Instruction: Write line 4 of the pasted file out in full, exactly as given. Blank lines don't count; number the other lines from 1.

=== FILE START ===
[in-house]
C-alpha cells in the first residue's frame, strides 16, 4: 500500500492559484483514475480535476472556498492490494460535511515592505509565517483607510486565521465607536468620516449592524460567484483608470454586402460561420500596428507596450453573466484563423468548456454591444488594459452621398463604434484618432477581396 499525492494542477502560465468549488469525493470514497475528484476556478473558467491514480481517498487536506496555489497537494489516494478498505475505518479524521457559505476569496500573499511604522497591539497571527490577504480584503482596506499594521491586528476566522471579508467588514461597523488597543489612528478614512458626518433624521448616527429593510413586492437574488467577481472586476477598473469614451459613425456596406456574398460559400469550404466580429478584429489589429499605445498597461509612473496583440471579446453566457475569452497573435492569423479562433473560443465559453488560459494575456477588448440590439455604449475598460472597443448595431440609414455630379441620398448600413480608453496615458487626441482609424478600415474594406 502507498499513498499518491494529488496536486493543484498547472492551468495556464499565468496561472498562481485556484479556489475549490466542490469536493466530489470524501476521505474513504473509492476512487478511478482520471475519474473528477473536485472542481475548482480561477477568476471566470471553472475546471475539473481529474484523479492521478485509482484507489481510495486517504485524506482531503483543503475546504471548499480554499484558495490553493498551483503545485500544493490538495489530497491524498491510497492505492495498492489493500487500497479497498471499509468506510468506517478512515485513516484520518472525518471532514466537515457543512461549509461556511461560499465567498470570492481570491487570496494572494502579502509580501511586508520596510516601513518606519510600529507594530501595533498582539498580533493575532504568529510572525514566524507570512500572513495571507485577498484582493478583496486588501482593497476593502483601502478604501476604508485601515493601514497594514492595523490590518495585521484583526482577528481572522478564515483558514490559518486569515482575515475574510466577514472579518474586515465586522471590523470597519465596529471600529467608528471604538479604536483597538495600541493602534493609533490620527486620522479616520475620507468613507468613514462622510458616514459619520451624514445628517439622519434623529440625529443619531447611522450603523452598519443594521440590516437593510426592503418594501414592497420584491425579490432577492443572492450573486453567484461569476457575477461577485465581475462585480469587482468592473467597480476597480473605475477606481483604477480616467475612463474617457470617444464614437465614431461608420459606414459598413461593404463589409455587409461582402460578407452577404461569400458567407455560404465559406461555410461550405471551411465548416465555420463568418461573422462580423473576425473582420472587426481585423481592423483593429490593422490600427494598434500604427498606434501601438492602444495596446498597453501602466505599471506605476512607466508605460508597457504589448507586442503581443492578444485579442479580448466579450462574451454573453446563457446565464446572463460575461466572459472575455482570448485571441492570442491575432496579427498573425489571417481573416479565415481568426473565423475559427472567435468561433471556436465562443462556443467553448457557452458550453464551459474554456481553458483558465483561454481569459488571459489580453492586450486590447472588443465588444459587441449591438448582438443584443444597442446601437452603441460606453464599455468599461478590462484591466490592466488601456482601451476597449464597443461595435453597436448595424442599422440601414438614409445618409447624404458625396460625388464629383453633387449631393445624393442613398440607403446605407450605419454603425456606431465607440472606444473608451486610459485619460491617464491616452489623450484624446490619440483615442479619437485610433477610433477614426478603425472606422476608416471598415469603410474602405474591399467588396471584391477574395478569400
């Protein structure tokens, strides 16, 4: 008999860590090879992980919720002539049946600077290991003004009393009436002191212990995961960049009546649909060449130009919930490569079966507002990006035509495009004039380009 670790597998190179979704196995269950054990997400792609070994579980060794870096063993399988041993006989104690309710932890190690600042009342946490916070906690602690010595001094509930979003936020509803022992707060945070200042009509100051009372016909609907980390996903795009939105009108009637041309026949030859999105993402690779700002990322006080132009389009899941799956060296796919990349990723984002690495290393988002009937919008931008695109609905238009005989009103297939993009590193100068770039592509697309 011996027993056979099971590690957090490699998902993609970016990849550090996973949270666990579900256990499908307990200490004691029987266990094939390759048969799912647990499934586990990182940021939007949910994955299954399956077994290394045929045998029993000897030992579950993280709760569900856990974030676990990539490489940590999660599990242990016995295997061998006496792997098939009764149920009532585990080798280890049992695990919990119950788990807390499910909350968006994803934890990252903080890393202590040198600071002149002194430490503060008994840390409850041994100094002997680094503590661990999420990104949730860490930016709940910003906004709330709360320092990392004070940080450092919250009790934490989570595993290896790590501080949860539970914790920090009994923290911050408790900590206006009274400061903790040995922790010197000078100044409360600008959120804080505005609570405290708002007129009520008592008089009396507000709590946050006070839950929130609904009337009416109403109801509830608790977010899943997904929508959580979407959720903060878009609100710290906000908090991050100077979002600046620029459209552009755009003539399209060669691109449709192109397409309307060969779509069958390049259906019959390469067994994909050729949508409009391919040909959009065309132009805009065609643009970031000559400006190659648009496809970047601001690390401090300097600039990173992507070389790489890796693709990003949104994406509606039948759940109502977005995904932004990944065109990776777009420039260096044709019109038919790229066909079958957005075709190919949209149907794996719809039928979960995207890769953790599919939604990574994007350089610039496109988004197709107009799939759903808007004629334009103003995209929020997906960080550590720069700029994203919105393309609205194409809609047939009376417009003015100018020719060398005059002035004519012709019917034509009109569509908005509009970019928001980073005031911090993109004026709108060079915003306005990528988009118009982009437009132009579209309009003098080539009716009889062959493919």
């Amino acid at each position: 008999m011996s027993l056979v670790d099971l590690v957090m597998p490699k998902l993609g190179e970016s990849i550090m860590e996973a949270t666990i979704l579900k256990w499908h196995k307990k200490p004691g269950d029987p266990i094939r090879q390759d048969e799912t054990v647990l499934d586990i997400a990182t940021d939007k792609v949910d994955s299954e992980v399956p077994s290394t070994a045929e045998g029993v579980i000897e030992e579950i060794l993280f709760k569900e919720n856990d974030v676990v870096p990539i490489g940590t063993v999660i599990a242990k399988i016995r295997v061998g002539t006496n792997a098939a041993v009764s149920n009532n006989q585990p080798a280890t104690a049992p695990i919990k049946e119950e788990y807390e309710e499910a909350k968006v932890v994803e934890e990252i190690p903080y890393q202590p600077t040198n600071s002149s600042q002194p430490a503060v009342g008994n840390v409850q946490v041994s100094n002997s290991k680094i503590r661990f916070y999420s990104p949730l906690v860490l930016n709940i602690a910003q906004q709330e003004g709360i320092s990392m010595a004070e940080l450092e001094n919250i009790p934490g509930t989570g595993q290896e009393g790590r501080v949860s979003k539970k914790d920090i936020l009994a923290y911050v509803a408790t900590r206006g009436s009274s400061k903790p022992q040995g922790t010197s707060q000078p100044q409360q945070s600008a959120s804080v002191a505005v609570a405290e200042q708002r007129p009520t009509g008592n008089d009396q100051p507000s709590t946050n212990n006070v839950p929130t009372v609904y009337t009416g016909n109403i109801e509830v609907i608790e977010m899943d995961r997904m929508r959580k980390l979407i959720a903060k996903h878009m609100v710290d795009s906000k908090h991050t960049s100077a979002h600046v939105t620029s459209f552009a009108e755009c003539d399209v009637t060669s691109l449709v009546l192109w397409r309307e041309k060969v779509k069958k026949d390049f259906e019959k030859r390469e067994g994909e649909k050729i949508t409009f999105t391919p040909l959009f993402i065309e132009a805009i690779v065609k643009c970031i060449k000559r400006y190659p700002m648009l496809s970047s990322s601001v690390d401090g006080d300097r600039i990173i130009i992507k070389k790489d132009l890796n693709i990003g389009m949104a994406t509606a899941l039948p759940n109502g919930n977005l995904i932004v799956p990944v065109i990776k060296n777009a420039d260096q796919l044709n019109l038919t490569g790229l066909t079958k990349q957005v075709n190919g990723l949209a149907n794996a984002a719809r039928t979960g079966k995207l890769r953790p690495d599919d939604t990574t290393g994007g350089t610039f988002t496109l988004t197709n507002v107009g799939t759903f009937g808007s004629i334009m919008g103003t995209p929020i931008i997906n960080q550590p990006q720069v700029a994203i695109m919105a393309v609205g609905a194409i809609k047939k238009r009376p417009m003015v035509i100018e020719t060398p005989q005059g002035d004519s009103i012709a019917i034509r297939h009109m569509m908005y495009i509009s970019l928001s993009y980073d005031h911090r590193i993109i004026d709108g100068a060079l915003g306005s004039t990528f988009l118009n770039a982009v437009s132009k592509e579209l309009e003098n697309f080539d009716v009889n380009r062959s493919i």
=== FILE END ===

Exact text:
């Amino acid at each position: 008999m011996s027993l056979v670790d099971l590690v957090m597998p490699k998902l993609g190179e970016s990849i550090m860590e996973a949270t666990i979704l579900k256990w499908h196995k307990k200490p004691g269950d029987p266990i094939r090879q390759d048969e799912t054990v647990l499934d586990i997400a990182t940021d939007k792609v949910d994955s299954e992980v399956p077994s290394t070994a045929e045998g029993v579980i000897e030992e579950i060794l993280f709760k569900e919720n856990d974030v676990v870096p990539i490489g940590t063993v999660i599990a242990k399988i016995r295997v061998g002539t006496n792997a098939a041993v009764s149920n009532n006989q585990p080798a280890t104690a049992p695990i919990k049946e119950e788990y807390e309710e499910a909350k968006v932890v994803e934890e990252i190690p903080y890393q202590p600077t040198n600071s002149s600042q002194p430490a503060v009342g008994n840390v409850q946490v041994s100094n002997s290991k680094i503590r661990f916070y999420s990104p949730l906690v860490l930016n709940i602690a910003q906004q709330e003004g709360i320092s990392m010595a004070e940080l450092e001094n919250i009790p934490g509930t989570g595993q290896e009393g790590r501080v949860s979003k539970k914790d920090i936020l009994a923290y911050v509803a408790t900590r206006g009436s009274s400061k903790p022992q040995g922790t010197s707060q000078p100044q409360q945070s600008a959120s804080v002191a505005v609570a405290e200042q708002r007129p009520t009509g008592n008089d009396q100051p507000s709590t946050n212990n006070v839950p929130t009372v609904y009337t009416g016909n109403i109801e509830v609907i608790e977010m899943d995961r997904m929508r959580k980390l979407i959720a903060k996903h878009m609100v710290d795009s906000k908090h991050t960049s100077a979002h600046v939105t620029s459209f552009a009108e755009c003539d399209v009637t060669s691109l449709v009546l192109w397409r309307e041309k060969v779509k069958k026949d390049f259906e019959k030859r390469e067994g994909e649909k050729i949508t409009f999105t391919p040909l959009f993402i065309e132009a805009i690779v065609k643009c970031i060449k000559r400006y190659p700002m648009l496809s970047s990322s601001v690390d401090g006080d300097r600039i990173i130009i992507k070389k790489d132009l890796n693709i990003g389009m949104a994406t509606a899941l039948p759940n109502g919930n977005l995904i932004v799956p990944v065109i990776k060296n777009a420039d260096q796919l044709n019109l038919t490569g790229l066909t079958k990349q957005v075709n190919g990723l949209a149907n794996a984002a719809r039928t979960g079966k995207l890769r953790p690495d599919d939604t990574t290393g994007g350089t610039f988002t496109l988004t197709n507002v107009g799939t759903f009937g808007s004629i334009m919008g103003t995209p929020i931008i997906n960080q550590p990006q720069v700029a994203i695109m919105a393309v609205g609905a194409i809609k047939k238009r009376p417009m003015v035509i100018e020719t060398p005989q005059g002035d004519s009103i012709a019917i034509r297939h009109m569509m908005y495009i509009s970019l928001s993009y980073d005031h911090r590193i993109i004026d709108g100068a060079l915003g306005s004039t990528f988009l118009n770039a982009v437009s132009k592509e579209l309009e003098n697309f080539d009716v009889n380009r062959s493919i």